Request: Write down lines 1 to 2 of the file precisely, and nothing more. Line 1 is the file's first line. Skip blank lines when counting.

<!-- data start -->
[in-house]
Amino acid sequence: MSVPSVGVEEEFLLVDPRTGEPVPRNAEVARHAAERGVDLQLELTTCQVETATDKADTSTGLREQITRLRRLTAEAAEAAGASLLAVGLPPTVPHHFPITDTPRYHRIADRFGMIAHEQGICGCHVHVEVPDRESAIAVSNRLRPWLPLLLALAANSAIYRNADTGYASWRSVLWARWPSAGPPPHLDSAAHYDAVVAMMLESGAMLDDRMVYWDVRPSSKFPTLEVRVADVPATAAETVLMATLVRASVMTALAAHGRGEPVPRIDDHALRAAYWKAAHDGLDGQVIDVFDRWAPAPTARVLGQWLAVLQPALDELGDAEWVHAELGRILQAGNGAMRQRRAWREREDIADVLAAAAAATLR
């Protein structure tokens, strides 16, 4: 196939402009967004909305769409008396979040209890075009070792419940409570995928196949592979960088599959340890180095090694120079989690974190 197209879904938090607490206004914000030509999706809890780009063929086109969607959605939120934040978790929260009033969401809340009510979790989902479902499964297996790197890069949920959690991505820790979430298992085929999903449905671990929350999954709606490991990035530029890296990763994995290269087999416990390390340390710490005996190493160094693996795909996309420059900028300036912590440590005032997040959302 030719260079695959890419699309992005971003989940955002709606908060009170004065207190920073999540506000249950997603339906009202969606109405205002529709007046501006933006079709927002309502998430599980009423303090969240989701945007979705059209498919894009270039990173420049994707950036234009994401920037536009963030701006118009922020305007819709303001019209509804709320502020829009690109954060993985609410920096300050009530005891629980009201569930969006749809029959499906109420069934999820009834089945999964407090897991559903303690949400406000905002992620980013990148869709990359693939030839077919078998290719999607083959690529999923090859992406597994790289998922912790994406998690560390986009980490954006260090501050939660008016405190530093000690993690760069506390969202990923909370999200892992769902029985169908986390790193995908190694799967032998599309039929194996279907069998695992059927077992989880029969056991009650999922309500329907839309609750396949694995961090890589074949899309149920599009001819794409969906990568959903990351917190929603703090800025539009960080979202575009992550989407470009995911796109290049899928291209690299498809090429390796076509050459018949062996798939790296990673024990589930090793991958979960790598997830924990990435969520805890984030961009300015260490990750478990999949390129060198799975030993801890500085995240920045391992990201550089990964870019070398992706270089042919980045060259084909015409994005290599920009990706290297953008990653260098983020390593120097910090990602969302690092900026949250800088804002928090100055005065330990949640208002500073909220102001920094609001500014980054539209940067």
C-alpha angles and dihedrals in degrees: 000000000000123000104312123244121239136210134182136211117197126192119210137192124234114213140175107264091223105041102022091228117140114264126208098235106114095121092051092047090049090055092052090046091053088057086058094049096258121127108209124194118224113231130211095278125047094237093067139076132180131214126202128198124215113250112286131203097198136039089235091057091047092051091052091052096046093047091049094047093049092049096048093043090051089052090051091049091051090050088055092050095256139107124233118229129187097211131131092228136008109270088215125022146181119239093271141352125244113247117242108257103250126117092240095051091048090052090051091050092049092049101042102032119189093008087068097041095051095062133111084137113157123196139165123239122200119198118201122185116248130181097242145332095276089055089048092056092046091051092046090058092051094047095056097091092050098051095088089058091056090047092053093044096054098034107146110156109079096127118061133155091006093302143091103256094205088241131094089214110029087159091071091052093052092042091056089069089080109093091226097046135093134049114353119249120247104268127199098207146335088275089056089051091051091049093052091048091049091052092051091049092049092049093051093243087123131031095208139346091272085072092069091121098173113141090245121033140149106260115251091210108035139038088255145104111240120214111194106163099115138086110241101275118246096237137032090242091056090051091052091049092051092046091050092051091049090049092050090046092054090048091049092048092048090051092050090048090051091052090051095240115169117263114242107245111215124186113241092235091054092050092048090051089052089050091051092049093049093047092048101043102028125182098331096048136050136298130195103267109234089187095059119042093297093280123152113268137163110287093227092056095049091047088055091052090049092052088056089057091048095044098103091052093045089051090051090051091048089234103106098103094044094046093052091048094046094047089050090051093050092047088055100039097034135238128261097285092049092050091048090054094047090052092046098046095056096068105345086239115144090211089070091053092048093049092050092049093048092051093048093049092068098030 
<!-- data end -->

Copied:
[in-house]
Amino acid sequence: MSVPSVGVEEEFLLVDPRTGEPVPRNAEVARHAAERGVDLQLELTTCQVETATDKADTSTGLREQITRLRRLTAEAAEAAGASLLAVGLPPTVPHHFPITDTPRYHRIADRFGMIAHEQGICGCHVHVEVPDRESAIAVSNRLRPWLPLLLALAANSAIYRNADTGYASWRSVLWARWPSAGPPPHLDSAAHYDAVVAMMLESGAMLDDRMVYWDVRPSSKFPTLEVRVADVPATAAETVLMATLVRASVMTALAAHGRGEPVPRIDDHALRAAYWKAAHDGLDGQVIDVFDRWAPAPTARVLGQWLAVLQPALDELGDAEWVHAELGRILQAGNGAMRQRRAWREREDIADVLAAAAAATLR